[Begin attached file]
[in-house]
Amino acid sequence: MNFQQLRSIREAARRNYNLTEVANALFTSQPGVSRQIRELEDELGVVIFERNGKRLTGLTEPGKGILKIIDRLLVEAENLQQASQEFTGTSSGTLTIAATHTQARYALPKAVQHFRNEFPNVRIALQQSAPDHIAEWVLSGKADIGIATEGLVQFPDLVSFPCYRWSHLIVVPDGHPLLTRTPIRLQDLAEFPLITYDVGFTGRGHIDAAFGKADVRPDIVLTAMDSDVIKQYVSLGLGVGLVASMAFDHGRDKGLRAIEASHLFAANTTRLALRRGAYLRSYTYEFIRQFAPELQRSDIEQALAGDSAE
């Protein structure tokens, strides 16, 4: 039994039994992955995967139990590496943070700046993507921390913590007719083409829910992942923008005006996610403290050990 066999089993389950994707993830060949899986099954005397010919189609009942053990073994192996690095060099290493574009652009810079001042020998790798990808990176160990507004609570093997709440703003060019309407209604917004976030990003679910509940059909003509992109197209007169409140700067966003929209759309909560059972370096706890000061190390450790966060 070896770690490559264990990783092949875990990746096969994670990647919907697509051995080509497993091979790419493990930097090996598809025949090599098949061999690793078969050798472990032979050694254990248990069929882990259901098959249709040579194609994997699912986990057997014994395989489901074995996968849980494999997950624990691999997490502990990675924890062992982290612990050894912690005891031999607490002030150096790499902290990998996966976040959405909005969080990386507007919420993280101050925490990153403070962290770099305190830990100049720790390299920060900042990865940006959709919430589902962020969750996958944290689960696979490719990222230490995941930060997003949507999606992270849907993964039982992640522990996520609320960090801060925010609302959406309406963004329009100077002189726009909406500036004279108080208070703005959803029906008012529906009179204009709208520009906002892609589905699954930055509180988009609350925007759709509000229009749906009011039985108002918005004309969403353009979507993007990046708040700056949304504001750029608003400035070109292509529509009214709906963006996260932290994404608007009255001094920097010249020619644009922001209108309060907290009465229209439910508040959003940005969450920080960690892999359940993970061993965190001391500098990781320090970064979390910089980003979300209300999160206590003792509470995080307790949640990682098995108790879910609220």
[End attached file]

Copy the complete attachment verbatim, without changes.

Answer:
[in-house]
Amino acid sequence: MNFQQLRSIREAARRNYNLTEVANALFTSQPGVSRQIRELEDELGVVIFERNGKRLTGLTEPGKGILKIIDRLLVEAENLQQASQEFTGTSSGTLTIAATHTQARYALPKAVQHFRNEFPNVRIALQQSAPDHIAEWVLSGKADIGIATEGLVQFPDLVSFPCYRWSHLIVVPDGHPLLTRTPIRLQDLAEFPLITYDVGFTGRGHIDAAFGKADVRPDIVLTAMDSDVIKQYVSLGLGVGLVASMAFDHGRDKGLRAIEASHLFAANTTRLALRRGAYLRSYTYEFIRQFAPELQRSDIEQALAGDSAE
């Protein structure tokens, strides 16, 4: 039994039994992955995967139990590496943070700046993507921390913590007719083409829910992942923008005006996610403290050990 066999089993389950994707993830060949899986099954005397010919189609009942053990073994192996690095060099290493574009652009810079001042020998790798990808990176160990507004609570093997709440703003060019309407209604917004976030990003679910509940059909003509992109197209007169409140700067966003929209759309909560059972370096706890000061190390450790966060 070896770690490559264990990783092949875990990746096969994670990647919907697509051995080509497993091979790419493990930097090996598809025949090599098949061999690793078969050798472990032979050694254990248990069929882990259901098959249709040579194609994997699912986990057997014994395989489901074995996968849980494999997950624990691999997490502990990675924890062992982290612990050894912690005891031999607490002030150096790499902290990998996966976040959405909005969080990386507007919420993280101050925490990153403070962290770099305190830990100049720790390299920060900042990865940006959709919430589902962020969750996958944290689960696979490719990222230490995941930060997003949507999606992270849907993964039982992640522990996520609320960090801060925010609302959406309406963004329009100077002189726009909406500036004279108080208070703005959803029906008012529906009179204009709208520009906002892609589905699954930055509180988009609350925007759709509000229009749906009011039985108002918005004309969403353009979507993007990046708040700056949304504001750029608003400035070109292509529509009214709906963006996260932290994404608007009255001094920097010249020619644009922001209108309060907290009465229209439910508040959003940005969450920080960690892999359940993970061993965190001391500098990781320090970064979390910089980003979300209300999160206590003792509470995080307790949640990682098995108790879910609220």